2011 artMRKThamptons – Bridgehampton
Summer art fair yeilds a large network
Jose Bedia, Ser parte del monte, 2010
Acrylic on canvas, 95.5 x 71.25 IN
Courtesy of Fredric Snitzer Gallery, Miami, FL
Charles Pfahl, Metamorphosis, 1980
Oil on canvas, silver and gold leaf, 60 x 66 IN
Courtesy of 101/Exhibit, Miami, FL
Claude Monet's La Japonaise
“Harvey”, I said, “I’m always out of pens because I’m always giving my pens away.”
He looked at me with a smile and said, “Friends are more important than pens.”
And so it was, as I traveled to take part in the inaugural artMRKThamptons art fair in Bridgehampton, New York with the incredible generosity of my friends Eric von Kürsteiner & Anthony Roncalli who were my gracious hosts and made their freight company and construction team available to me for my voyage into the Hamptons art scene.
In what was billed to be an elegant art fair in a boutique-like setting, artMRKThamptons art fair delivered in a sophisticated fashion. Set in the heart of the Bridgehampton Historical Society grounds in the center of “downtown” Bridgehampton (the gateway between Southampton and East Hampton) the Fair organizers could not have picked a better location. Convenient for collectors and galleries alike, the art fair certainly did impress. The exhibition was divided in three separate tents allowing for a bit of a breather between viewings.
Three Miami-based galleries participated: Frederic Snitzer Gallery, 101/Exhibit, and my own AJ Japour Gallery. Snitzer Gallery and 101/Exhibit displayed large-scale oil paintings of their premier artists including Jose Bedia and Charles Pfahl. The colors along with gold and silver leaf in a Pfahl work entitled Metamorphosis, 1980 were brilliant and made a strong impression; its size and strength immediately brought to mind Claude Monet’s La Japonaise, 1876 which I recalled from my days at Harvard visiting the Boston Museum of Fine Arts.
The work we showed by Wang Qingsong, I love my home, 2009 caused a bit of a sensation with its depiction of a group of people all in a king size bed together. Qingsong recently had a solo exhibition at the International Center of Photography in NYC - the first for a living Chinese contemporary artist. The less sophisticated viewer was preoccupied with trying to figure out how many people were in the bed while the more sophisticated viewer enjoyed the particulars of the work and the connection to Preschool, 2002 showing how quickly artists from China are evolving.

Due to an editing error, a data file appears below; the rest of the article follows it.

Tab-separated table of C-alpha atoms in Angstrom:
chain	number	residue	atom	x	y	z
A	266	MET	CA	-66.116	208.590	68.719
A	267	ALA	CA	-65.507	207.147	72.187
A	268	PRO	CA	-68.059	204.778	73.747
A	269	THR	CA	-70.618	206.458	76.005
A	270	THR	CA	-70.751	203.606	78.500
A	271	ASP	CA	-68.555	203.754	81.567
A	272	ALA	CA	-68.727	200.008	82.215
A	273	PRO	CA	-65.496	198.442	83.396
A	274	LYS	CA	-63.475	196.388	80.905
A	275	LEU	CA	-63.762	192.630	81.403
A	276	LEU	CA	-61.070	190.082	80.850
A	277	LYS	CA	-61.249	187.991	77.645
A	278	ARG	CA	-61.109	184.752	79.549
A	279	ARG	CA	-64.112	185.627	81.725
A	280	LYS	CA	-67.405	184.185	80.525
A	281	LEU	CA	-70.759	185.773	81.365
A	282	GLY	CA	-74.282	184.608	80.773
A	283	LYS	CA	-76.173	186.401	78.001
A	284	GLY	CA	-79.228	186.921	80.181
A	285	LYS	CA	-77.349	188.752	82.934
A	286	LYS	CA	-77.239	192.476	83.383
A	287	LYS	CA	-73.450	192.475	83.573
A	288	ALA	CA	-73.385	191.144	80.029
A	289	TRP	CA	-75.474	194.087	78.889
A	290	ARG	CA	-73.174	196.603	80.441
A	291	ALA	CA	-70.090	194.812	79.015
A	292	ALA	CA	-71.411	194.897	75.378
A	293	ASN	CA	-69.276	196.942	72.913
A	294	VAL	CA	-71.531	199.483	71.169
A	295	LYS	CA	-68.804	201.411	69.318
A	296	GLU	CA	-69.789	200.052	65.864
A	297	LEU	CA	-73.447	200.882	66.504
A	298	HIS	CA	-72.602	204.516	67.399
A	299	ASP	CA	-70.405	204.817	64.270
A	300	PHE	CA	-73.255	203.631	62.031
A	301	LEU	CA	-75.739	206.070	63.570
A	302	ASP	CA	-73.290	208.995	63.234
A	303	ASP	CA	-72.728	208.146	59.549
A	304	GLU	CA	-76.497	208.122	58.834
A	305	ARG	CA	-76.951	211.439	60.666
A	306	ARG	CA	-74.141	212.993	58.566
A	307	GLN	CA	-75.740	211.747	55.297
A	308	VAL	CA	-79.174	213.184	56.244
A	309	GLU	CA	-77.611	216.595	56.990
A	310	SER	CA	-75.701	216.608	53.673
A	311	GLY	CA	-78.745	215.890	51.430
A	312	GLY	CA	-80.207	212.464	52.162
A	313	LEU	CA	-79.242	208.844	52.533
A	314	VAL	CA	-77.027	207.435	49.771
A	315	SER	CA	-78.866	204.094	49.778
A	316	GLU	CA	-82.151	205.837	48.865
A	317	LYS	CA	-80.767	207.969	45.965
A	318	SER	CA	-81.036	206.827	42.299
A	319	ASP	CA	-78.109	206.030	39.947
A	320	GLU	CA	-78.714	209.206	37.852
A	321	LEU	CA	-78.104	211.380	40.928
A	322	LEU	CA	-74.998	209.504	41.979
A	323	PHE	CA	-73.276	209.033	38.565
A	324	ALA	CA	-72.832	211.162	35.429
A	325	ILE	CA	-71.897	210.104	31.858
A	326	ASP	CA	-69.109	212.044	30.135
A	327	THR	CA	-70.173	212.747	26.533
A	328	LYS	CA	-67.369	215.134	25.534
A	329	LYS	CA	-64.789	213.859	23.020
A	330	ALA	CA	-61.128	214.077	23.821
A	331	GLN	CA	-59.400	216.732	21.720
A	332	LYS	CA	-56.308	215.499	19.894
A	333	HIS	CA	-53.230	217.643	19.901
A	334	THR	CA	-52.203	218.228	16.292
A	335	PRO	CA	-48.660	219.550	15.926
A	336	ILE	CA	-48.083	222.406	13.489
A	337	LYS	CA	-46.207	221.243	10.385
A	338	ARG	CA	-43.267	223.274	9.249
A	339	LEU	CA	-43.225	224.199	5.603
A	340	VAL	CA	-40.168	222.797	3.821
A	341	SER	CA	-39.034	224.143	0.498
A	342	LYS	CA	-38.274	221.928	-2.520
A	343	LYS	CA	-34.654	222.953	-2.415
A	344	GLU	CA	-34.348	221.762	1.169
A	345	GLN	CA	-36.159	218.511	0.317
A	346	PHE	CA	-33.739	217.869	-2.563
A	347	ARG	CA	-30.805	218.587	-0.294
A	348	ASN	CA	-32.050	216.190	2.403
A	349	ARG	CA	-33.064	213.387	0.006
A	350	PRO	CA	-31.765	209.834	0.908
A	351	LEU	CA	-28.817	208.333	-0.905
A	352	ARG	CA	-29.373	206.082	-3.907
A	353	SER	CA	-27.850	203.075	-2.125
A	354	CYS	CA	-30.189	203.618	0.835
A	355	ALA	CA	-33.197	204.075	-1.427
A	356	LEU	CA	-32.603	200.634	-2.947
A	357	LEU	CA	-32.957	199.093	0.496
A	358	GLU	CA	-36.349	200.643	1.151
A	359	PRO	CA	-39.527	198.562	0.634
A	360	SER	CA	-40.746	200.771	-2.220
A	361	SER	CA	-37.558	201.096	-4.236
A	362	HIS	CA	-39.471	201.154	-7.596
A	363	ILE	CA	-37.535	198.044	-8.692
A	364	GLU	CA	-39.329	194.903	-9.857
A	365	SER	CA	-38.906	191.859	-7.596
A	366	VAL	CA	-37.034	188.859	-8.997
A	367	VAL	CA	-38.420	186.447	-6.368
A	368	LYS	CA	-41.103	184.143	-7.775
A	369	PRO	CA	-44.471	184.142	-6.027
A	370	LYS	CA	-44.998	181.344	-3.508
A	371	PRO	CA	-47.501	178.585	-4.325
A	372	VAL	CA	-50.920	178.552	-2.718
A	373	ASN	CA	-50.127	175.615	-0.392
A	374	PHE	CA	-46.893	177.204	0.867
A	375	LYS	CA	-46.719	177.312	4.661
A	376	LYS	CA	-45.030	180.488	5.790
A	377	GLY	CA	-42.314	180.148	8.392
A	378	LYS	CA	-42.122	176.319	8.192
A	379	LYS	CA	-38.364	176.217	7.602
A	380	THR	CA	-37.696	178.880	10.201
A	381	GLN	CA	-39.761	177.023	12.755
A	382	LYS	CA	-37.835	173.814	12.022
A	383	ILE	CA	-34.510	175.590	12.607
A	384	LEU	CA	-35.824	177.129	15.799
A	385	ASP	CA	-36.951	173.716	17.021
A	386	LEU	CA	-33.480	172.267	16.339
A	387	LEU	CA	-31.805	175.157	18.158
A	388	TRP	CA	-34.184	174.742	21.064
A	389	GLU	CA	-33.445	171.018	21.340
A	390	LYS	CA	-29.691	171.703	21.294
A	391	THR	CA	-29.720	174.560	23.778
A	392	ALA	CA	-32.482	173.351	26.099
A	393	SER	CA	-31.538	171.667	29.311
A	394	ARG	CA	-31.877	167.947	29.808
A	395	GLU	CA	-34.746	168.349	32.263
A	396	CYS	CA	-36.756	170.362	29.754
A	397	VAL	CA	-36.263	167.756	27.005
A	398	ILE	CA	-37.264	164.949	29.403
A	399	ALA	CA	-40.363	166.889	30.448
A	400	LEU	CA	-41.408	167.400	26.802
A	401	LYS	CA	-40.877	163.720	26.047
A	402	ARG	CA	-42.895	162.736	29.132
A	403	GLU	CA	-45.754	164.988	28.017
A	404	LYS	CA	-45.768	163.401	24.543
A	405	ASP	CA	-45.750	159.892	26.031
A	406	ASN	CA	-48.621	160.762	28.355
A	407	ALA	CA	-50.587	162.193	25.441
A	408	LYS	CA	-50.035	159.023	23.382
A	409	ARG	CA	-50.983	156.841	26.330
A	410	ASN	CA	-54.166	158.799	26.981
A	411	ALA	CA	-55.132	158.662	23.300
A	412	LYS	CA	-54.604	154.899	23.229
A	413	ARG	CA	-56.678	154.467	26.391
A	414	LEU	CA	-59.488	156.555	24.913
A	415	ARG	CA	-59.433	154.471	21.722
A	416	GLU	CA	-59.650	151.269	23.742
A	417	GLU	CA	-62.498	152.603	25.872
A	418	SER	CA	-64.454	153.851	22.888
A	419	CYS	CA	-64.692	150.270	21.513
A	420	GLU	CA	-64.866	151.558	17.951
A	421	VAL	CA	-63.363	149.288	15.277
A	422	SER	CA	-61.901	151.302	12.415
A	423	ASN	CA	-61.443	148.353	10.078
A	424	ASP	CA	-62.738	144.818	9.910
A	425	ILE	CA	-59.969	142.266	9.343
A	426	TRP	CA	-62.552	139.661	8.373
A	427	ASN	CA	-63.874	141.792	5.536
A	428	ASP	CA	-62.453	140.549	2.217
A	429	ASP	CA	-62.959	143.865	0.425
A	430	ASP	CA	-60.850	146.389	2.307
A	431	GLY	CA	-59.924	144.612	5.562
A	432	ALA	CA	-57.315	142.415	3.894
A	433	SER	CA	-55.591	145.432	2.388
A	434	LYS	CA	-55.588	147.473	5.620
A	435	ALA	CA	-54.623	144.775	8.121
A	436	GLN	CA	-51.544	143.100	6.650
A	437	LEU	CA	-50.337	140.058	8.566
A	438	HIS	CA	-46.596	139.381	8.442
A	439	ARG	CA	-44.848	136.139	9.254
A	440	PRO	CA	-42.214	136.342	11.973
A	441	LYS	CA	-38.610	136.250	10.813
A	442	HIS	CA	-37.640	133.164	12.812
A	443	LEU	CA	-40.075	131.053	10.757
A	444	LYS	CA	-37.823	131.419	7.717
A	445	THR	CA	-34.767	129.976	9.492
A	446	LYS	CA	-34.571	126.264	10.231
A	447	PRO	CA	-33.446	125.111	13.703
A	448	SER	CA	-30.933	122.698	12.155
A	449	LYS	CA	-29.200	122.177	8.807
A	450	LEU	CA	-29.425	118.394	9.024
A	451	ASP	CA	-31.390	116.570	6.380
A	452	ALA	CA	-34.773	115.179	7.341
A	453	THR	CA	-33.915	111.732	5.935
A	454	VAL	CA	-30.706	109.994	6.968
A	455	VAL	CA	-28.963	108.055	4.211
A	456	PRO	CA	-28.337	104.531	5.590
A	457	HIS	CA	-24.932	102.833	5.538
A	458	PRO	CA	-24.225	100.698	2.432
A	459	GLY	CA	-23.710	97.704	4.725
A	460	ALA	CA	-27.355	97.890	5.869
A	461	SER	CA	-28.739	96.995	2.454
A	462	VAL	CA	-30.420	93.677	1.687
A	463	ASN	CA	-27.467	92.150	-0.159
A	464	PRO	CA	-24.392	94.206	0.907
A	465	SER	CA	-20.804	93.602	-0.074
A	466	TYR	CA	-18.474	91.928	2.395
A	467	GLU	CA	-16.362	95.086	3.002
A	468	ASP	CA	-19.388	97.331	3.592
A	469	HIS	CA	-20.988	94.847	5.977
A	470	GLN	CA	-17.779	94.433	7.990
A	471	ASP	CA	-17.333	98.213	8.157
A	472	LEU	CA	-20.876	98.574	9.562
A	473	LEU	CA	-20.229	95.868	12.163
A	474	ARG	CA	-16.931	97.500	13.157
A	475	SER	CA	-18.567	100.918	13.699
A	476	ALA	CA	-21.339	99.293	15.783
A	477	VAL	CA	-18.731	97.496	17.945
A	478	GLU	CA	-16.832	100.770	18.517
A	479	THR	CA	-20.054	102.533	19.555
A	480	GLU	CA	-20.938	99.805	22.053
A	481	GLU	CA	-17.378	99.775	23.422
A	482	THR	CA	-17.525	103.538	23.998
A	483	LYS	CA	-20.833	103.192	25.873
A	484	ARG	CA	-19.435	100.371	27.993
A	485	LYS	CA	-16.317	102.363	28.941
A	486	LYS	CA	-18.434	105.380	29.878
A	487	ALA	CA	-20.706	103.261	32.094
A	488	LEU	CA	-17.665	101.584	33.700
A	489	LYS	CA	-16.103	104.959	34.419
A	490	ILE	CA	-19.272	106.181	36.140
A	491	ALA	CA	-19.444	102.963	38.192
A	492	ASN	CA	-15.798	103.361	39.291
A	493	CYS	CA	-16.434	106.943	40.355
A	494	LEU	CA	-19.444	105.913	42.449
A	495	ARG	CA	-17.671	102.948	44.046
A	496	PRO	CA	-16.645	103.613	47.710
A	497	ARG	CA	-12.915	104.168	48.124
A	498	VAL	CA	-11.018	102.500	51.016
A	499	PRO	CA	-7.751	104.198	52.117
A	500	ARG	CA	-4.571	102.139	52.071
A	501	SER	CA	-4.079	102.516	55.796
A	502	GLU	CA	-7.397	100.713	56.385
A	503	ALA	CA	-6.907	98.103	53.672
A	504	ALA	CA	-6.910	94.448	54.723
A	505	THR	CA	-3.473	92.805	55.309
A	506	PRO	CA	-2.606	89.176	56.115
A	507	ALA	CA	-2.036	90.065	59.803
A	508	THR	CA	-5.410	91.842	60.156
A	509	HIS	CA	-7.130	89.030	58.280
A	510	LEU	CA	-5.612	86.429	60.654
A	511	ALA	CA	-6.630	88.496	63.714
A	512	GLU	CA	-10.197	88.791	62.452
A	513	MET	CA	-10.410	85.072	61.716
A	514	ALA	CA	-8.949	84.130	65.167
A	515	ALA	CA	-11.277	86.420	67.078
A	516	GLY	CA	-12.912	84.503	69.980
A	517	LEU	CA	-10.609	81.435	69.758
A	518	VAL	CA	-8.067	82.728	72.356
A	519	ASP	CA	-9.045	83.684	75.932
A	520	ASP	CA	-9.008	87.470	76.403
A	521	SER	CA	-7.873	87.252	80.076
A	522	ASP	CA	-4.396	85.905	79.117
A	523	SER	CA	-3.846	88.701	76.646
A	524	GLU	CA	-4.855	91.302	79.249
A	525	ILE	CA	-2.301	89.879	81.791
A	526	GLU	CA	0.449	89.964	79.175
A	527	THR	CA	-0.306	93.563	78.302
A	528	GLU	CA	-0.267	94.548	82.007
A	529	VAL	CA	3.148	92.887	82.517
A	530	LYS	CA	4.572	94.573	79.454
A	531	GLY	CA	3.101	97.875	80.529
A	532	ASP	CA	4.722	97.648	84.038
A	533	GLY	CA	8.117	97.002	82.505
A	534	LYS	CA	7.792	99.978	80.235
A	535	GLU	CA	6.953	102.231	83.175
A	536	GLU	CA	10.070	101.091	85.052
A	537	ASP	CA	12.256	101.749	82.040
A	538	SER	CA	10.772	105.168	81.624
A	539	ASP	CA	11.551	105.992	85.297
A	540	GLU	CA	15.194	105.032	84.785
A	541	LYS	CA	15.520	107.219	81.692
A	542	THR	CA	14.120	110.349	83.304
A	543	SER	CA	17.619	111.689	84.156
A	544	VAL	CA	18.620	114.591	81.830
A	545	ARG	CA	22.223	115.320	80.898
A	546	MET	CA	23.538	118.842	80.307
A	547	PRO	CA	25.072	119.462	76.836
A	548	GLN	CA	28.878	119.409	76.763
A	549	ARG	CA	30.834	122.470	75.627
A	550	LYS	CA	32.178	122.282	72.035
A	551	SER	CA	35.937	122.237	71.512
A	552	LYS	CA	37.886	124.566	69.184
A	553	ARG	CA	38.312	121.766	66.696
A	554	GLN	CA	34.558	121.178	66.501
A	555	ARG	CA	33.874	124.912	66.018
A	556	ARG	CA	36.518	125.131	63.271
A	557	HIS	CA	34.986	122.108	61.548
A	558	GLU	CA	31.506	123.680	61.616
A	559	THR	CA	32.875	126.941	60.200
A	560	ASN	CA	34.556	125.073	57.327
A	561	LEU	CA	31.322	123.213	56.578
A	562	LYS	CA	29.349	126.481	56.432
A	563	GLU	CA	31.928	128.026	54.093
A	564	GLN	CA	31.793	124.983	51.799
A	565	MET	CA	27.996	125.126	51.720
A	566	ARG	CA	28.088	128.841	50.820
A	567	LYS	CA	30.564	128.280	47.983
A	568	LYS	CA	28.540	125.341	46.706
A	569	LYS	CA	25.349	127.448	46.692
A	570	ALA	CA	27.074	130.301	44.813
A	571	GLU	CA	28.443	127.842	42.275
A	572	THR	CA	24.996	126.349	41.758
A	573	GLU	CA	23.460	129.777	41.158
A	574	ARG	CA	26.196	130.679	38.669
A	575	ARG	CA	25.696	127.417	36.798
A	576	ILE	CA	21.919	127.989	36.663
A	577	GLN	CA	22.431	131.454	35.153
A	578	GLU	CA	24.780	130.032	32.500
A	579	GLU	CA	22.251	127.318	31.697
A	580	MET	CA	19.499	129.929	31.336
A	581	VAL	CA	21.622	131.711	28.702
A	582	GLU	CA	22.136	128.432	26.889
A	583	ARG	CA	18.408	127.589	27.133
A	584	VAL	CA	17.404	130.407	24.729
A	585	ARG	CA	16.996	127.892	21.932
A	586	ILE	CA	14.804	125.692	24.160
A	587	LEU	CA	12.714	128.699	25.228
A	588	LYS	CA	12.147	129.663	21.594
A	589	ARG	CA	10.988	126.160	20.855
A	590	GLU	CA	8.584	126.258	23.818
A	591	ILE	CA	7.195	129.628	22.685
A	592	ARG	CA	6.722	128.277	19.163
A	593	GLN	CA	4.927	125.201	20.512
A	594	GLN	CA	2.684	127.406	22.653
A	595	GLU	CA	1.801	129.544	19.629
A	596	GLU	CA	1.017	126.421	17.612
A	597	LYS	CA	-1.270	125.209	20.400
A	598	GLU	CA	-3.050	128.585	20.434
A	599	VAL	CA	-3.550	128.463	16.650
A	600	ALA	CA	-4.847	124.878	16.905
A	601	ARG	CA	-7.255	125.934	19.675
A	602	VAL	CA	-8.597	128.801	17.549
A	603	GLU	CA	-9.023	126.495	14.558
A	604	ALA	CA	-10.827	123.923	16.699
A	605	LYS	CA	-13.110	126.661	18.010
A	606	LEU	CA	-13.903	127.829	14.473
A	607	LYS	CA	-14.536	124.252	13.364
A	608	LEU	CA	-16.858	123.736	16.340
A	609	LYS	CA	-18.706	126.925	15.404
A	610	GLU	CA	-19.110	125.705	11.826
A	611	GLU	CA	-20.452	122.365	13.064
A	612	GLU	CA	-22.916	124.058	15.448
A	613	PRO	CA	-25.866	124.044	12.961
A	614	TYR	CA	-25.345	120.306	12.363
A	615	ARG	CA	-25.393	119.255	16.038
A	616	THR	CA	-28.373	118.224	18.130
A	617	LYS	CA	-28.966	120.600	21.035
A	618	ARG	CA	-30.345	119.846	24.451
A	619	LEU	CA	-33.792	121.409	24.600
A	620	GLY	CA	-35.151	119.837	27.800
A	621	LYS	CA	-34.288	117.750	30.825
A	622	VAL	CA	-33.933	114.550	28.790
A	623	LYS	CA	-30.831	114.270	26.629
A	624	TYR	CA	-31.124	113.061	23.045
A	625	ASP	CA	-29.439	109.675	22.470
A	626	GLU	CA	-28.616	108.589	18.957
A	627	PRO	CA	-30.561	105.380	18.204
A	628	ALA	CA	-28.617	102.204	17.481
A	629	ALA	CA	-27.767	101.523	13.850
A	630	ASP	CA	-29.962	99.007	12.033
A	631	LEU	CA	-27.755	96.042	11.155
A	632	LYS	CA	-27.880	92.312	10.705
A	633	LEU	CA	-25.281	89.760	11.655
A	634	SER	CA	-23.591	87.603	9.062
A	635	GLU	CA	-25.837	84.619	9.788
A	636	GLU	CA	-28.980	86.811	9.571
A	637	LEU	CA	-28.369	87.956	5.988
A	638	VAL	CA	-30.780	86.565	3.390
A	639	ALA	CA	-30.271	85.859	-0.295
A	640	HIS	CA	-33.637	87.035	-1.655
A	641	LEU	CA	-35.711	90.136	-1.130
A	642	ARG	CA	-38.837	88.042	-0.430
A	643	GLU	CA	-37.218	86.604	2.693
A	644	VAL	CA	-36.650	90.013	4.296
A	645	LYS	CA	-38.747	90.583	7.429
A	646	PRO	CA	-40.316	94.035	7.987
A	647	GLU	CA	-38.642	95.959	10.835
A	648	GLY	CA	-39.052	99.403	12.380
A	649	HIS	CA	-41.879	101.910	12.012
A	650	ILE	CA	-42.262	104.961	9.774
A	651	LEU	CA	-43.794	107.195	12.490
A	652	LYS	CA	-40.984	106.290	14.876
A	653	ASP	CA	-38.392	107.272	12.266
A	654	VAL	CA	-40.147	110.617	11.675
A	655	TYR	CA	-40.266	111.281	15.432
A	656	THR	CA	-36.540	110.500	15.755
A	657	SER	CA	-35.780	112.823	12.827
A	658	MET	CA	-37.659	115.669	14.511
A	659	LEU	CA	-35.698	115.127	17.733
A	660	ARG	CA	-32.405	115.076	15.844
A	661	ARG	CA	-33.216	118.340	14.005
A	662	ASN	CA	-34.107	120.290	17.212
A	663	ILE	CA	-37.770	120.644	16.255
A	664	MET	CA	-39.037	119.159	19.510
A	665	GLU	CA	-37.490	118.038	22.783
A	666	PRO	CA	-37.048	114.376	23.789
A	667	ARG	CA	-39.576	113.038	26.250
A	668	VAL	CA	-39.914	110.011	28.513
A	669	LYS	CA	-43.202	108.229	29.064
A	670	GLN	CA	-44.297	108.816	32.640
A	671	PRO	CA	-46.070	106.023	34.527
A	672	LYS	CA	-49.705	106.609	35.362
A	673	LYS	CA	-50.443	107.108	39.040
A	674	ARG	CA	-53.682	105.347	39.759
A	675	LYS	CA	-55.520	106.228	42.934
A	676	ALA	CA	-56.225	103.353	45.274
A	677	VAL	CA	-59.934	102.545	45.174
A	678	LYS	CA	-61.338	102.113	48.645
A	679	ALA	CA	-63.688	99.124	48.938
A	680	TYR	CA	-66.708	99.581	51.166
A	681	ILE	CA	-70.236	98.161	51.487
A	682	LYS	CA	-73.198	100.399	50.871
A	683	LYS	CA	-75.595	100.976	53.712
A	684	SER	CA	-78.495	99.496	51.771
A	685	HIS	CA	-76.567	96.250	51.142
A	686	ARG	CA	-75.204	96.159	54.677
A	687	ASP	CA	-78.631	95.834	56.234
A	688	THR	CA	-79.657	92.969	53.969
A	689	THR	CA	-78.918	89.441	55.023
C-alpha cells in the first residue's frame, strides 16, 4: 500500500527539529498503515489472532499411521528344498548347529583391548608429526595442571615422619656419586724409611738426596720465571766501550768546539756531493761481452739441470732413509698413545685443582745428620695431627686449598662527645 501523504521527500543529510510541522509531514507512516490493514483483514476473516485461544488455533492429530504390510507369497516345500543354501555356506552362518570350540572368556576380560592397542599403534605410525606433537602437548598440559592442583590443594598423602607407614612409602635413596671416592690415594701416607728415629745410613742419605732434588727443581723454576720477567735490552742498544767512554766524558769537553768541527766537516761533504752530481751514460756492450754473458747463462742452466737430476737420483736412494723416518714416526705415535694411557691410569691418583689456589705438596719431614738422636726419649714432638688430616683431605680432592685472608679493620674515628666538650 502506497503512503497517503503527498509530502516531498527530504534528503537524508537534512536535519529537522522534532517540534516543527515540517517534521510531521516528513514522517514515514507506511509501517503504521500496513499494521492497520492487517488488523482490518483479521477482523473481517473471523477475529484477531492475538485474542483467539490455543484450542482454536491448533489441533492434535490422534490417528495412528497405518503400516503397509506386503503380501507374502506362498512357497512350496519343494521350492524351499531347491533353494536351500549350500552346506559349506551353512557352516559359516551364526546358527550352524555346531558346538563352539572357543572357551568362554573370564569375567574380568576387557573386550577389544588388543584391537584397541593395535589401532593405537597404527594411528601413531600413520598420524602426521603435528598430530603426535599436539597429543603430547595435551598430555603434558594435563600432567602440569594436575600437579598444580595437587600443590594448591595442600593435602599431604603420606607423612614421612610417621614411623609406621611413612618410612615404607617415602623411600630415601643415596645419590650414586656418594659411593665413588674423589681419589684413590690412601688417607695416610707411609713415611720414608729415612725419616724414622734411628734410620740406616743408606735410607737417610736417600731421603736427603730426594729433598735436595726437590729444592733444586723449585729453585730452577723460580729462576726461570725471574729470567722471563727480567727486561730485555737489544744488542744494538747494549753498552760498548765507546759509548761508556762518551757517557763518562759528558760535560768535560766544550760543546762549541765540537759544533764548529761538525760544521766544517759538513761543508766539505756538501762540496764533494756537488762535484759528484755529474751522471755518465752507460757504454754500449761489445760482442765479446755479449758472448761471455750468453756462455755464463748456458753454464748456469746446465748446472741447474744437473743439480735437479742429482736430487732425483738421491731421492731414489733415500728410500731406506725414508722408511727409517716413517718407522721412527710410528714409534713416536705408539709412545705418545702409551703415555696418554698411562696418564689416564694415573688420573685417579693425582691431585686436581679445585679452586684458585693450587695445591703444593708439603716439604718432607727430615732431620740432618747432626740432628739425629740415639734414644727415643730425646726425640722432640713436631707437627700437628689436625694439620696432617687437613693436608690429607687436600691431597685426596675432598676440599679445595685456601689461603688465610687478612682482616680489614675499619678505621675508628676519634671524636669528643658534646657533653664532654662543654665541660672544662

Even for the seasoned art collector, attending an art fair can be visually over-stimulating. My approach is to take the exhibition in bite size pieces rather than devouring the whole show in one long visit. I enjoy discovering a few new artists that are doing something I consider novel and innovative. Such was the case for Foley Gallery who devoted an entire wall to Andrea Mastrovito, with a mixed media diptych entitled Love me tender, 2009 composed of a series of animals in a forest fantasy made of collage, paper and analine applied on canvas. For Mastrovito, love is a treacherous cycle that begins with innocence, followed by a violent initiation (represented as death), and then begins again in a sort of beautiful rebirth. The cycle is conveyed via a large frieze so that each piece is a connected part of this narrative whole. Stunning!
Joseph La Piana
The Text Project
Art Fairs offer a great opportunity to network, meet and catch up with old friends and make new friends, too. At the kind invitation of my friend Eric Shiner, newly installed as the Director and Curator of the Andy Warhol Museum in Pittsburgh (previously the Milton Fine Curator at the Andy Warhol Museum), New York art dealer Lillian Heidenberg and I were invited to a wonderful and intimate dinner at the home of artist Joseph La Piana who was recently featured in the Andy Warhol exhibit of the 2011 Venice Biennale, entitled The Venice Text Project on Isola di San Servolo in Venice, Italy. This site-specific installation was on an island formerly housing the Venetian Republic’s military hospital, and was curated by Eric Shiner. This work brought together the poetry of Whitman and Ginsberg, analyzing the American condition over the ebb and flow of time and a monument to lives lost and opportunities missed. We were all together to celebrate Eric Shiner’s new appointment and one of the dinner guests, Charles Bergman, CEO and Chairman of the Pollack-Krasner Foundation was busily planning their annual fund-raiser in the Hamptons.
Wang Qingsong, I love my home, 2009
C-print, 100 x 125 cm
Courtesy of AJ Japour Gallery
Andrea Mastrovito Love me tender, 2009
Collage and analine, paper on canvas, diptych, 55 x 157 IN
Courtesy of Foley Gallery, New York, NY